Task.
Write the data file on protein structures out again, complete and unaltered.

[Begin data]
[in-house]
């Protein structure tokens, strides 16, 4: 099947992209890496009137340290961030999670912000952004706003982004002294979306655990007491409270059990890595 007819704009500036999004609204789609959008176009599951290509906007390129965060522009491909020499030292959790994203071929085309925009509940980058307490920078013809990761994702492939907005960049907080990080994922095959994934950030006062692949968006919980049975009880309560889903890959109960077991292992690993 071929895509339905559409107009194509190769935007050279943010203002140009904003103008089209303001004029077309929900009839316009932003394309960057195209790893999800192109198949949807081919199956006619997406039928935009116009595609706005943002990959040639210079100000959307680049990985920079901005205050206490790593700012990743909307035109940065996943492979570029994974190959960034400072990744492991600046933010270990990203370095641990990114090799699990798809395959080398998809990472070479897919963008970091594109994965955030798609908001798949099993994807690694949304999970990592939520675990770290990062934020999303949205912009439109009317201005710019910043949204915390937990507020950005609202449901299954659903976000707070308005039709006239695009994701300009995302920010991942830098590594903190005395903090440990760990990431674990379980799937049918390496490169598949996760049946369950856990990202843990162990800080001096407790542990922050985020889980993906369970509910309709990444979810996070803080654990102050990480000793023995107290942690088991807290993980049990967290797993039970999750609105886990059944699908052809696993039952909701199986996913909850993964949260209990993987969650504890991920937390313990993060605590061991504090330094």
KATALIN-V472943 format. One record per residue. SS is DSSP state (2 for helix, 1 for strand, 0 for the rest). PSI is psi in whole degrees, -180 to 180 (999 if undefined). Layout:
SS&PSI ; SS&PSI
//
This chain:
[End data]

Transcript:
[in-house]
């Protein structure tokens, strides 16, 4: 099947992209890496009137340290961030999670912000952004706003982004002294979306655990007491409270059990890595 007819704009500036999004609204789609959008176009599951290509906007390129965060522009491909020499030292959790994203071929085309925009509940980058307490920078013809990761994702492939907005960049907080990080994922095959994934950030006062692949968006919980049975009880309560889903890959109960077991292992690993 071929895509339905559409107009194509190769935007050279943010203002140009904003103008089209303001004029077309929900009839316009932003394309960057195209790893999800192109198949949807081919199956006619997406039928935009116009595609706005943002990959040639210079100000959307680049990985920079901005205050206490790593700012990743909307035109940065996943492979570029994974190959960034400072990744492991600046933010270990990203370095641990990114090799699990798809395959080398998809990472070479897919963008970091594109994965955030798609908001798949099993994807690694949304999970990592939520675990770290990062934020999303949205912009439109009317201005710019910043949204915390937990507020950005609202449901299954659903976000707070308005039709006239695009994701300009995302920010991942830098590594903190005395903090440990760990990431674990379980799937049918390496490169598949996760049946369950856990990202843990162990800080001096407790542990922050985020889980993906369970509910309709990444979810996070803080654990102050990480000793023995107290942690088991807290993980049990967290797993039970999750609105886990059944699908052809696993039952909701199986996913909850993964949260209990993987969650504890991920937390313990993060605590061991504090330094």
KATALIN-V472943 format. One record per residue. SS is DSSP state (2 for helix, 1 for strand, 0 for the rest). PSI is psi in whole degrees, -180 to 180 (999 if undefined). Layout:
SS&PSI ; SS&PSI
//
This chain: